This past year I've often found myself in the company of avid barhoppers.  Since I don't drink, it's no surprise that I don't appreciate the experience.  But I'm surprised by how truly awful the experience is - why pay good... MORE

Do I Take Teasing Too Seriously?

Microeconomics
Bryan Caplan
When phone companies, ISPs, cable companies, and the like offer "teaser rates" ("$50 for the first three months"), I assume the worst. If their regular rate were good, they would tell me upfront. So if they won't tell me what... MORE

Amazing Elasticity

Microeconomics
Bryan Caplan
Here's another margin of gasoline price-elasticity to add to Greg Mankiw's list: Netflix now advertises "Save Gas. Let us deliver your movies." P.S. The fact that these margins are hard to foresee is another reason why we probably tend to... MORE

Unions and Productivity

Microeconomics
Arnold Kling
Ezra Klein writes, It's an article of faith for some on the right that unions wreck productivity. Not in the private sector. I would be surprised if you had lower productivity in unionized firms. You can't have both lower productivity... MORE

The Gasoline Market

Microeconomics
Arnold Kling
Megan McArdle likes to tell a story with charts. I like to tell it this way. There is a wholesale market for gasoline, and there is a retail market for gasoline. Gas stations buy in the wholesale market and sell... MORE

The $.30 Question

Microeconomics
Bryan Caplan
Amazon has been charging $19.77 for my book for almost a year. But very recently, they cut the price to $19.47. Why $.30? Why now? Ideas? P.S. If someone who actually works for Amazon knows the answer, won't you please... MORE

In The Logic of Life, Tim Harford tries to figure out why rents in New York and other trendy urban locations are so high. You might think that the rents are high because the wages are high. But adjusting for... MORE

Following up on my last question, what would it take to make you take a spammer seriously? Imagine that one email scam in 10,000 was genuine. How could a complete stranger from Micronesia convince you even to read his email,... MORE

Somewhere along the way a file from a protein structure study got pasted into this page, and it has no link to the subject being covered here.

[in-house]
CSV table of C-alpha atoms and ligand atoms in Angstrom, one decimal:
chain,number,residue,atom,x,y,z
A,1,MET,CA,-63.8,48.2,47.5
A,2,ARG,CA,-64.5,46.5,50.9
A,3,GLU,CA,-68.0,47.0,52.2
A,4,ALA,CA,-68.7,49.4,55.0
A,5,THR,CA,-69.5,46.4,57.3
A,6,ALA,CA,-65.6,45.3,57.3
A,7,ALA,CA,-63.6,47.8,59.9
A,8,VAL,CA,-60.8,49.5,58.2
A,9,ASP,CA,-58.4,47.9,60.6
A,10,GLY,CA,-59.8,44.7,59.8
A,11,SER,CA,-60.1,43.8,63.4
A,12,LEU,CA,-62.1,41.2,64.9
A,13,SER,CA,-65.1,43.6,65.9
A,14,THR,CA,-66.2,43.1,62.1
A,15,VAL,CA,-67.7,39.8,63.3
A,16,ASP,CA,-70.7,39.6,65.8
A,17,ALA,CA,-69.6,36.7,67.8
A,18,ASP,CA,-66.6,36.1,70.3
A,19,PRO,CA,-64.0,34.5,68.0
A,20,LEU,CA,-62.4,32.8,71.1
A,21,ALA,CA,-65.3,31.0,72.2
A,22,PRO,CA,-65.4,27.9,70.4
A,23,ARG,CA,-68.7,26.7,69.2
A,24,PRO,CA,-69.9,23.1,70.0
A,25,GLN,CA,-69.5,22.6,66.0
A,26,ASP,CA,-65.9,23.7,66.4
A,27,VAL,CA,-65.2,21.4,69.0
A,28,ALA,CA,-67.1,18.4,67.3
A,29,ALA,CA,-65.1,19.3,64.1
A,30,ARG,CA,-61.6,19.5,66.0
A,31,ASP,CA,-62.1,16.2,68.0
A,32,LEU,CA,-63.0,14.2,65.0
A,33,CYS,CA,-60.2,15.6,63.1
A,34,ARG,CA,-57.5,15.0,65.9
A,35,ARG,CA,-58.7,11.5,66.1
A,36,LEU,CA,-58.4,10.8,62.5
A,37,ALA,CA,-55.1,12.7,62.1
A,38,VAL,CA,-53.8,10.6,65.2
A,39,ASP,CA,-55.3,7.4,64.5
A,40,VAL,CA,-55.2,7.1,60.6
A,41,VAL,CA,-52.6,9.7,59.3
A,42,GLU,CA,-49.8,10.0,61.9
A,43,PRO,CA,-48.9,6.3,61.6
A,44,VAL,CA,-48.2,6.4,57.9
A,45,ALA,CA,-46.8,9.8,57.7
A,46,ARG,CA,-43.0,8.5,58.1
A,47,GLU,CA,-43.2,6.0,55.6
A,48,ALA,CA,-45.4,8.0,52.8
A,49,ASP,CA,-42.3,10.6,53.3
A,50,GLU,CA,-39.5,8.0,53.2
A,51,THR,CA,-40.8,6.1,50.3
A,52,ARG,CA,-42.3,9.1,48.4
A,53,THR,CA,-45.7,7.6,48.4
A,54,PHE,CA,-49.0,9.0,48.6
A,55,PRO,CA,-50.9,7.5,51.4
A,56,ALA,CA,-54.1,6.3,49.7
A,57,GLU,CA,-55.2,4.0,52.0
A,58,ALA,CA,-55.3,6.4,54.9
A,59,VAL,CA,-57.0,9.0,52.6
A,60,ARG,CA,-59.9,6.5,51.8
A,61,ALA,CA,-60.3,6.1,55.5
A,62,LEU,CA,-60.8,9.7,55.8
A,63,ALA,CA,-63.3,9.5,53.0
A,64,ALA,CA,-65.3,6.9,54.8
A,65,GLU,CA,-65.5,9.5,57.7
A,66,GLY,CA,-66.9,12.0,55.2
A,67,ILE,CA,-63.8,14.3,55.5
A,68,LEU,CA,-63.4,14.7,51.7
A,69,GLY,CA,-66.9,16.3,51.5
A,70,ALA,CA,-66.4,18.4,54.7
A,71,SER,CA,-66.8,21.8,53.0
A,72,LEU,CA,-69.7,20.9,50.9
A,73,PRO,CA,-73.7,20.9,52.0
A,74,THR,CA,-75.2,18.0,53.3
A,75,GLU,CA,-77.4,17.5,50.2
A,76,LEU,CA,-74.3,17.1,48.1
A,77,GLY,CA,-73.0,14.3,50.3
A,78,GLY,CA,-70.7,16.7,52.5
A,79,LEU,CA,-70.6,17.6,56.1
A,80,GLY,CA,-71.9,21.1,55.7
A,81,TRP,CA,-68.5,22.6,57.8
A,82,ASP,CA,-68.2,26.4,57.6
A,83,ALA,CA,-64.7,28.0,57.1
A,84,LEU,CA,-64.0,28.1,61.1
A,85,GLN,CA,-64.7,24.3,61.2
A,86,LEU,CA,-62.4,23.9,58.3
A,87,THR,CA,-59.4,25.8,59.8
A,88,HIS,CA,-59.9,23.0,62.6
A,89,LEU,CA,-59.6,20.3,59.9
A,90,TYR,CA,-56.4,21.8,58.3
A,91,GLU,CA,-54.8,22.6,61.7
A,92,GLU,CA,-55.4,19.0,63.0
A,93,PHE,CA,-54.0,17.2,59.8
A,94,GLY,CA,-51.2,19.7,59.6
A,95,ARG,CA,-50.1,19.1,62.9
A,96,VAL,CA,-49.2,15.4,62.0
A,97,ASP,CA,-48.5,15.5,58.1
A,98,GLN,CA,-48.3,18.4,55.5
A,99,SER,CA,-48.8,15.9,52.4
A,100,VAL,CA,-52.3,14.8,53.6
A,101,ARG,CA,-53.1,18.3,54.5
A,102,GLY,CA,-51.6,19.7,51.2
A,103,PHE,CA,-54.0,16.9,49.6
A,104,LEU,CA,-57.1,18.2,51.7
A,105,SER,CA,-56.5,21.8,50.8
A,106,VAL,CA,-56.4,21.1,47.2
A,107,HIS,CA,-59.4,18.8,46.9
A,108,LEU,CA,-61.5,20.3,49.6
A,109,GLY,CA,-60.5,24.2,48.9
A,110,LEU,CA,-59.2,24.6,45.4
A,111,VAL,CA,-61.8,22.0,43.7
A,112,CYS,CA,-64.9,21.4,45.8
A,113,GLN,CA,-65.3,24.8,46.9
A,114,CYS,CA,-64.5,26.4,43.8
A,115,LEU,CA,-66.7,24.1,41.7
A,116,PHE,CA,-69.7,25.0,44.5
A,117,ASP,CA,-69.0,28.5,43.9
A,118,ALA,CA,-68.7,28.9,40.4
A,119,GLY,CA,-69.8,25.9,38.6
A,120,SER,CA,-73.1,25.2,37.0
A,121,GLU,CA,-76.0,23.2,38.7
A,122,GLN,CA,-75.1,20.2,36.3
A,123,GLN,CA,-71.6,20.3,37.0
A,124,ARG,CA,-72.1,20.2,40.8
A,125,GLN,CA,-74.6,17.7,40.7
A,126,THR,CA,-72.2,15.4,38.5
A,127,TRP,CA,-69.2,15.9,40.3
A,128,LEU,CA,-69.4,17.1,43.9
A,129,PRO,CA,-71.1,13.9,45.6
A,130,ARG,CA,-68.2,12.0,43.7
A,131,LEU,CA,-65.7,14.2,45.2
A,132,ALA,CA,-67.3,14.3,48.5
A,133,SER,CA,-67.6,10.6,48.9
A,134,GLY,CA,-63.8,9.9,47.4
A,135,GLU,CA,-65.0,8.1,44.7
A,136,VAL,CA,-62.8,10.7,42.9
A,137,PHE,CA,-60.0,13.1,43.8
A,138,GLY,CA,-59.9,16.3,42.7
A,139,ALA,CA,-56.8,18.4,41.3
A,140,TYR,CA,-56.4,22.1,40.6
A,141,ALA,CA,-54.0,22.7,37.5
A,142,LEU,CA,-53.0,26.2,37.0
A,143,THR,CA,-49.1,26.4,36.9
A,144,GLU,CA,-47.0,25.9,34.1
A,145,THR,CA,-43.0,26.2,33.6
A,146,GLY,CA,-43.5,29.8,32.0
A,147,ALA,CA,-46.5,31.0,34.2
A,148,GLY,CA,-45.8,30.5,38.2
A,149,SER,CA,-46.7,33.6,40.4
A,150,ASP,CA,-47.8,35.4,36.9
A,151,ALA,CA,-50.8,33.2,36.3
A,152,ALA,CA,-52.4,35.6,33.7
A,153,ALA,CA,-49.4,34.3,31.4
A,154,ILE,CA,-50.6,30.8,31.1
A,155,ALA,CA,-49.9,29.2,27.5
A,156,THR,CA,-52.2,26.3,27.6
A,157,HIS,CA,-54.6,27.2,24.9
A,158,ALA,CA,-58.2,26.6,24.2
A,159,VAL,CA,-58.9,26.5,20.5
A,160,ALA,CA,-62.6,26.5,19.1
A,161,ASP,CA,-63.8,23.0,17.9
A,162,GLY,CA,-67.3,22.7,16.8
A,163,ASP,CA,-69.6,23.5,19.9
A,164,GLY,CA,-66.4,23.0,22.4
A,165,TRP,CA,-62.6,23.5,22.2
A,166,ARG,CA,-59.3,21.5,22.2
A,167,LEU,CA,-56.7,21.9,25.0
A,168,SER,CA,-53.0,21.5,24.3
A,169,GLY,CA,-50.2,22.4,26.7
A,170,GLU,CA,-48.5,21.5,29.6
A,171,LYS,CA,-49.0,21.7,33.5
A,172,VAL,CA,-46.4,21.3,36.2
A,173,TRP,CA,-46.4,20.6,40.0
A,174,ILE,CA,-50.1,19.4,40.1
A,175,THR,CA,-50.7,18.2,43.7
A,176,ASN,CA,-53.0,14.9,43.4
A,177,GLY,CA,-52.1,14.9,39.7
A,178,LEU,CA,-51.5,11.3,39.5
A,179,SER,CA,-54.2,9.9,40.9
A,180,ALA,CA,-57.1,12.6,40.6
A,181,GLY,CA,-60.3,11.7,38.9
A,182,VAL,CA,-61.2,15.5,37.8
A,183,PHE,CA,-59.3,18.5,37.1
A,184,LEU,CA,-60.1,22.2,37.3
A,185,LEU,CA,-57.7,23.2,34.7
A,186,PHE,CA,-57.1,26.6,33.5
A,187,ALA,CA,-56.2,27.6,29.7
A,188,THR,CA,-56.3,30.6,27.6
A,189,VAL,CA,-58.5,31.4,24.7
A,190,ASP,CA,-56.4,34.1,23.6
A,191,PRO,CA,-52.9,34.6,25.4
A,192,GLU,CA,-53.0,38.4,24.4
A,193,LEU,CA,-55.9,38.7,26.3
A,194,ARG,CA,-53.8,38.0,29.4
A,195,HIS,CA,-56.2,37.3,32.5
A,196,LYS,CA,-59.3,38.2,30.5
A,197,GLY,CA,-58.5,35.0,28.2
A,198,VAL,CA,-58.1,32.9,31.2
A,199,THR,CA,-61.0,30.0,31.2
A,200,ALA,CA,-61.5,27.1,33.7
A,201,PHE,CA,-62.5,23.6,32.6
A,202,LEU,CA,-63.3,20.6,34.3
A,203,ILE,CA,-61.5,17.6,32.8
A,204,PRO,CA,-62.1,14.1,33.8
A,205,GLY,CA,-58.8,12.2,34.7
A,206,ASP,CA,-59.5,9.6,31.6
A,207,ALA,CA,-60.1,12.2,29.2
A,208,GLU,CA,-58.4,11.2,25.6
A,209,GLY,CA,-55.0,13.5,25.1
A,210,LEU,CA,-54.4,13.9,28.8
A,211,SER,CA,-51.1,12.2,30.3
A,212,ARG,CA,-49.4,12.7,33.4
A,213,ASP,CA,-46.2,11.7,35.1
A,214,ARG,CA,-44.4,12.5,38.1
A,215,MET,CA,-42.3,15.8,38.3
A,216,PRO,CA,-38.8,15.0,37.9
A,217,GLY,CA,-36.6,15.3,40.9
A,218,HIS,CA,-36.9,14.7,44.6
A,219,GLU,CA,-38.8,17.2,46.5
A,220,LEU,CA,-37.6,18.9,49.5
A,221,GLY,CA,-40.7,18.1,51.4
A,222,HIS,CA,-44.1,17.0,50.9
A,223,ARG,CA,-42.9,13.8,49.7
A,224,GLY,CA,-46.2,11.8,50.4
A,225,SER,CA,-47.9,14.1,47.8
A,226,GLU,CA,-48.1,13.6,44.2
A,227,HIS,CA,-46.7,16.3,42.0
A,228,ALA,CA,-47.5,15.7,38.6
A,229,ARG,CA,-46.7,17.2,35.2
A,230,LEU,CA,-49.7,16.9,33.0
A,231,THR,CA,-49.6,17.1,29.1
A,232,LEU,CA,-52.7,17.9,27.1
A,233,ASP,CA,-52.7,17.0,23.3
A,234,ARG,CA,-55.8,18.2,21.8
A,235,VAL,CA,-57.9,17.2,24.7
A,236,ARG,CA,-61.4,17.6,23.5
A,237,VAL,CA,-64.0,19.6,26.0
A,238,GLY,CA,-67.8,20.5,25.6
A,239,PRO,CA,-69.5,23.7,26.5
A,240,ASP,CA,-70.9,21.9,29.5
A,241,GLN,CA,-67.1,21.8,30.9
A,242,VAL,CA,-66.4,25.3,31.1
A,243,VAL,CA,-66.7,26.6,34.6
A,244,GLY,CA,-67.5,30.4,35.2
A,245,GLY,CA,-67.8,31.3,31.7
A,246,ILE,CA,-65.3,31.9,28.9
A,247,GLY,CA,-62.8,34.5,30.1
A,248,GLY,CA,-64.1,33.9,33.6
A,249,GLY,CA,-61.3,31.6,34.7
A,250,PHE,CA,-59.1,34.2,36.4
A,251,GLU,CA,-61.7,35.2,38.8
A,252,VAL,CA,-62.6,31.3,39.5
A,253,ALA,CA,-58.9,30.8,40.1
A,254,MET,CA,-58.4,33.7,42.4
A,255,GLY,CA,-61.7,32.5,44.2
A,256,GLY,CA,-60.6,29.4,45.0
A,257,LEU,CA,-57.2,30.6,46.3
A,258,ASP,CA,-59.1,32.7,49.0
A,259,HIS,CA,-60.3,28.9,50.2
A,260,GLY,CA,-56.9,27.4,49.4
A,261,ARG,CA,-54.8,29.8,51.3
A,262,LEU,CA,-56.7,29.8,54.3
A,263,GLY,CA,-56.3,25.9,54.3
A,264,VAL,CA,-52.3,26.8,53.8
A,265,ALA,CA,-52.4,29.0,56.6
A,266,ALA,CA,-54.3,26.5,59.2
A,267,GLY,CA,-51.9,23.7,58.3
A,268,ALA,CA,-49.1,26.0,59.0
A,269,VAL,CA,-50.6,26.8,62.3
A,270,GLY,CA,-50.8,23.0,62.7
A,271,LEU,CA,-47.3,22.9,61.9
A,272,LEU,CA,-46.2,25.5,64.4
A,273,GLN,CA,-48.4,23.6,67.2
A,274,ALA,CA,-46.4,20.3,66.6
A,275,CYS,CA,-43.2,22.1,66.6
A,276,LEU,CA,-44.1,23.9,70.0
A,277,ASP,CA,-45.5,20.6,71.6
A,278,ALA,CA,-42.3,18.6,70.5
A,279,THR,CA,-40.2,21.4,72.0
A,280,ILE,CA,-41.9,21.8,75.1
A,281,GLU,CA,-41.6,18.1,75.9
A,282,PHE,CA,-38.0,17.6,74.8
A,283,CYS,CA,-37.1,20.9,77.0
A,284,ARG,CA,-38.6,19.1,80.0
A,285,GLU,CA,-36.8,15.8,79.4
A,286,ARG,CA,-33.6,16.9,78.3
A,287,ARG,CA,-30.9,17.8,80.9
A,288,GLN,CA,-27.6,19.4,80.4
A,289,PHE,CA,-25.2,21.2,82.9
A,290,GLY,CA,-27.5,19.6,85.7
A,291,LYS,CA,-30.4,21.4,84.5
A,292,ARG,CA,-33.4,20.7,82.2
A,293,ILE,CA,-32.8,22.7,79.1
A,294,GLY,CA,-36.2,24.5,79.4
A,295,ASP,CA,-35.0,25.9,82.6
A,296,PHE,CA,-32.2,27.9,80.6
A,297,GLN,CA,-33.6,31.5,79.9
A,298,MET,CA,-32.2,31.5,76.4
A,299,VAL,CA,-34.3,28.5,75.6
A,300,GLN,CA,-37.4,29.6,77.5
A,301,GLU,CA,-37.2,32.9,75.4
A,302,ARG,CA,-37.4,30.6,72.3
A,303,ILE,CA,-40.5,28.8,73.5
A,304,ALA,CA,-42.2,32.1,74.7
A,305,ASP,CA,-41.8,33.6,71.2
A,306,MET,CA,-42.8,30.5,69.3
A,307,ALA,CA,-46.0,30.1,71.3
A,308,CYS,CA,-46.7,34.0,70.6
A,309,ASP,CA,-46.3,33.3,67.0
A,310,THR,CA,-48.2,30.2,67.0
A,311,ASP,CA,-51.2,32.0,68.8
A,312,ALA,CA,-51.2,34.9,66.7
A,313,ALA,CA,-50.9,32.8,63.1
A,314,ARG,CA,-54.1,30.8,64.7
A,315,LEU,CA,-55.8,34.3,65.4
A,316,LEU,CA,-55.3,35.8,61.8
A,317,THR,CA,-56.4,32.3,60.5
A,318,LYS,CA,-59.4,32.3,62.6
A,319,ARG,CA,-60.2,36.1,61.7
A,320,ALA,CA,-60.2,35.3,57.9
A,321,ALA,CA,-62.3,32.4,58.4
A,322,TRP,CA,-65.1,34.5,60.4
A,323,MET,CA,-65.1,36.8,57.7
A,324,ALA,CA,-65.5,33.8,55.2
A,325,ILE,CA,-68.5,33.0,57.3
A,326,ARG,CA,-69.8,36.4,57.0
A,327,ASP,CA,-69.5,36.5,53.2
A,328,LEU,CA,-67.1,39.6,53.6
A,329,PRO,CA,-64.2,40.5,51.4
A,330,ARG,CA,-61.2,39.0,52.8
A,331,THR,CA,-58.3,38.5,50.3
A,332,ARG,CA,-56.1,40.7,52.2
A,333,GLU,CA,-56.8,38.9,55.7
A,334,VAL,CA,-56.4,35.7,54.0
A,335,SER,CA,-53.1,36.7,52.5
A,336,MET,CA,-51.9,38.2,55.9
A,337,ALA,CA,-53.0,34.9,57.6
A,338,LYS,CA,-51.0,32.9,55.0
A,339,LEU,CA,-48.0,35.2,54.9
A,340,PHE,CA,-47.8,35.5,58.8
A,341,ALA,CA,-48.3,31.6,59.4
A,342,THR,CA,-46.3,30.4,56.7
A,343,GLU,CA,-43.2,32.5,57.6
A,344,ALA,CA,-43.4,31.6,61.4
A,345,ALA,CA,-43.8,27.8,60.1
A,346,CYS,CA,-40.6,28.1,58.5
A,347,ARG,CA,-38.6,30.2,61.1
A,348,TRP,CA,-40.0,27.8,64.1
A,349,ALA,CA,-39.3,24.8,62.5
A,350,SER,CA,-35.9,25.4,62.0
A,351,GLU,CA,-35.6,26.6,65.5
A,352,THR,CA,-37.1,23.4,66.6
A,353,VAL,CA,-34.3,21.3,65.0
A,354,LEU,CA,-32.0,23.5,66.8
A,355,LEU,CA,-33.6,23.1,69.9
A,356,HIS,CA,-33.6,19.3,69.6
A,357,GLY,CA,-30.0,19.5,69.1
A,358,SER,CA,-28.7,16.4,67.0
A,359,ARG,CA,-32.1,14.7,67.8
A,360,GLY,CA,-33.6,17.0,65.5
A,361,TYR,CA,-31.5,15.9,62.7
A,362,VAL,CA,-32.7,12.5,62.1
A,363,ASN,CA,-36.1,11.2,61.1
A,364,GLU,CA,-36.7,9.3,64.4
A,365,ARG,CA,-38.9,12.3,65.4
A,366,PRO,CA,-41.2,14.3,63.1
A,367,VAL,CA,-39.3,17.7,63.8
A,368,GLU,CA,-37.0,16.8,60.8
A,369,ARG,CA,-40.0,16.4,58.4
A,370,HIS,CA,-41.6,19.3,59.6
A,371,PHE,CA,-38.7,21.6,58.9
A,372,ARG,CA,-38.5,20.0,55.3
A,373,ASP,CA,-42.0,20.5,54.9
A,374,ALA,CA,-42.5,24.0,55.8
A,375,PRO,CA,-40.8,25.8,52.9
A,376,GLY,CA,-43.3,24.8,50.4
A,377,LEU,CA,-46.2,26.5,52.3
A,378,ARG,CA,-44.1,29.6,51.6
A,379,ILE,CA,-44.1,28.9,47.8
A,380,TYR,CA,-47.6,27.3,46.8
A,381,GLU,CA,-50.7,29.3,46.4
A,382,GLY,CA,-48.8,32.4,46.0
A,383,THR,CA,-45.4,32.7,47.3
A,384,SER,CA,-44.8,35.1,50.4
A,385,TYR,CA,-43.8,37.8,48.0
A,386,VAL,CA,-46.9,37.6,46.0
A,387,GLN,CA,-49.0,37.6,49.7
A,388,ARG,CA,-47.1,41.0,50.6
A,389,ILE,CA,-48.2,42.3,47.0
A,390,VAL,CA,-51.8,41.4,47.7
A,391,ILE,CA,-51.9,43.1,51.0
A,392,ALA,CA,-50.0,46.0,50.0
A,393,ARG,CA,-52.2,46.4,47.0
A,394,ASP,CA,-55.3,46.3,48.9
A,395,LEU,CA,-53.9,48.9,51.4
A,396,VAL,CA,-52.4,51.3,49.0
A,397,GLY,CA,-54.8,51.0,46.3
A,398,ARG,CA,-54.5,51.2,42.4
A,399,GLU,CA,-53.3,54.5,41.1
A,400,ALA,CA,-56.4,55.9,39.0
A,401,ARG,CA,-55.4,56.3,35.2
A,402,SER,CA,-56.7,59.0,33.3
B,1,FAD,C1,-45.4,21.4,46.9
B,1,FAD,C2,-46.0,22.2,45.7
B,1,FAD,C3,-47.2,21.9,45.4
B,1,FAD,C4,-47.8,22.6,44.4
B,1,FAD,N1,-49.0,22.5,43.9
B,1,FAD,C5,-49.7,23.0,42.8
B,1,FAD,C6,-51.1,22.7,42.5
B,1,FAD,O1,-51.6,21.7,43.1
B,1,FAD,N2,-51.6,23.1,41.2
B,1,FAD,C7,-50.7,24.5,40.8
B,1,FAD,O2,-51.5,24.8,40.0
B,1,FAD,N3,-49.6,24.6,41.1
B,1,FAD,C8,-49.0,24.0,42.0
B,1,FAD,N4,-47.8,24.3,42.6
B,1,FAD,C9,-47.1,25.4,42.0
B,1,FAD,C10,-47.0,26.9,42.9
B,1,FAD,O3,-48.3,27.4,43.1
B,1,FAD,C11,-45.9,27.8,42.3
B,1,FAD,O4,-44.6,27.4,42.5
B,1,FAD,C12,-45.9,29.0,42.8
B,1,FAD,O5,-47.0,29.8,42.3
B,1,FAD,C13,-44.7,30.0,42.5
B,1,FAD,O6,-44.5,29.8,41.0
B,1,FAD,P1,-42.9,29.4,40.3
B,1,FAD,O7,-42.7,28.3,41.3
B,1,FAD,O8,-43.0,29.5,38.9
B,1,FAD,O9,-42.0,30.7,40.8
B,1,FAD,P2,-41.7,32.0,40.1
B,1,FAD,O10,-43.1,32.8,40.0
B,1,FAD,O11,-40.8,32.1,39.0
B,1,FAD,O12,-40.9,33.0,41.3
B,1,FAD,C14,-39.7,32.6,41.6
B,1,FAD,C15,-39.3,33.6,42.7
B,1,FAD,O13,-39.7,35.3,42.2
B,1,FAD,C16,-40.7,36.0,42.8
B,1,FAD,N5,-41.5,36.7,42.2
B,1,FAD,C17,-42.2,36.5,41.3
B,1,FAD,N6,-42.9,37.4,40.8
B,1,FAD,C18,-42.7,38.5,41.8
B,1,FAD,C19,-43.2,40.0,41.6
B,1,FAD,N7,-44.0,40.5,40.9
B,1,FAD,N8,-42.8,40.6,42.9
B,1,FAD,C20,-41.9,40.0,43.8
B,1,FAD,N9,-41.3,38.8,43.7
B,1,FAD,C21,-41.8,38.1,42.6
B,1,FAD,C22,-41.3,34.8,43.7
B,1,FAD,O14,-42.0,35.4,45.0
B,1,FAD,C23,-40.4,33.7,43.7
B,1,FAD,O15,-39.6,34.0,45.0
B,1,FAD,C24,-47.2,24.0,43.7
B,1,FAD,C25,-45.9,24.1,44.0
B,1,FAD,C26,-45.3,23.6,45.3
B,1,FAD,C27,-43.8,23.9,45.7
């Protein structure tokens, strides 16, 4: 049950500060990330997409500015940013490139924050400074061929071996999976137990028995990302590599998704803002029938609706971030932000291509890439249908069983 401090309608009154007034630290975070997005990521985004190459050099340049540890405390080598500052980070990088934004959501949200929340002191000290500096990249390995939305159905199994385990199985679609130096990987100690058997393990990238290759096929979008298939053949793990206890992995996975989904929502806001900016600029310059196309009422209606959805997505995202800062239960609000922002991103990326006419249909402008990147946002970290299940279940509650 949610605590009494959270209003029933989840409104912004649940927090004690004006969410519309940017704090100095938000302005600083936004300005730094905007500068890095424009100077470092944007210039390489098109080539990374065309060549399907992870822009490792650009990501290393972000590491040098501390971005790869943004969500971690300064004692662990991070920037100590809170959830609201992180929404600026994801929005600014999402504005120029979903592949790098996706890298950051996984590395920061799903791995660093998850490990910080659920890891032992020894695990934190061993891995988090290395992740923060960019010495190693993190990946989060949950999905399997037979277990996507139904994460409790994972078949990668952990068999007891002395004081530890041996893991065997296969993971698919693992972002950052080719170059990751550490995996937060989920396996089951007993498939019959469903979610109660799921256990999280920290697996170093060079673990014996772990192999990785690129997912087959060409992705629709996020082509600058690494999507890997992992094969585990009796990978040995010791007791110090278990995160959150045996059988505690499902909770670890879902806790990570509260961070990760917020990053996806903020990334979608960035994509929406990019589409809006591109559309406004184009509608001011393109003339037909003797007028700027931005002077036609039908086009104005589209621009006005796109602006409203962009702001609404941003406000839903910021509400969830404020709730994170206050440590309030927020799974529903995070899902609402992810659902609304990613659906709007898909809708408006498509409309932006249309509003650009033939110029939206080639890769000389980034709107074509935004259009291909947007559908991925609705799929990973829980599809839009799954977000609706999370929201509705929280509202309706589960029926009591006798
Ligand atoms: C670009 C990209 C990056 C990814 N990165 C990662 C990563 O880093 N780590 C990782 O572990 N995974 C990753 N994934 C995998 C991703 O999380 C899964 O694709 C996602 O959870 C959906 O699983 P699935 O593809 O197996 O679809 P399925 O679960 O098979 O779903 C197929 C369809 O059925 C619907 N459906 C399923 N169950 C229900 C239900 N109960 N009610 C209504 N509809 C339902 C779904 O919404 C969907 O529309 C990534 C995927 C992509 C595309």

I've previously argued that you usually need extensive educational credentials just to get an interview for anything more than a low-status job. It strikes me that there is a similar problem if you have a new product and want to... MORE

The Sub-Utopianism of the Market

Microeconomics
Bryan Caplan
Remember Joel Waldfogel's The Tyranny of the Market? Waldfogel's thesis, as he explains in Slate: "For small groups with preferences outside the norm, the market often fails to deliver." That sounds like bad news for me, because I'm a member... MORE

Coase in Detroit

Microeconomics
Bryan Caplan
Suppose you signed a contract to pay a worker $100k a year for life. Then a competitor shows up an offers to do the same job for $50k. You can't get out of the contract. What is the best way... MORE

Last week, Alex Tabarrok (who is co-authoring a principles textbook with Tyler Cowen) asked me for good examples of non-monetary incentives. Perhaps the best response is: "Do what I want, and I'll be your friend." Depending upon who makes the... MORE

Is Tax Evasion a Good Investment?

Microeconomics
Bryan Caplan
Gary Becker strongly suggests that it is:If taxpayers responded only to the expected cost of evading taxes, evasion would be far more widespread. The reason is that only about 7 percent of all tax returns are audited (over a 7... MORE

The Rojas Effect

Microeconomics
Bryan Caplan
For Halloween, here's the true, spooky story of how I met Fabio Rojas: In the Fall of 1989, young Rojas, a freshman at UC Berkeley, was assigned the roommate from hell. (No, not me!) The roommate was emotionally abusive and... MORE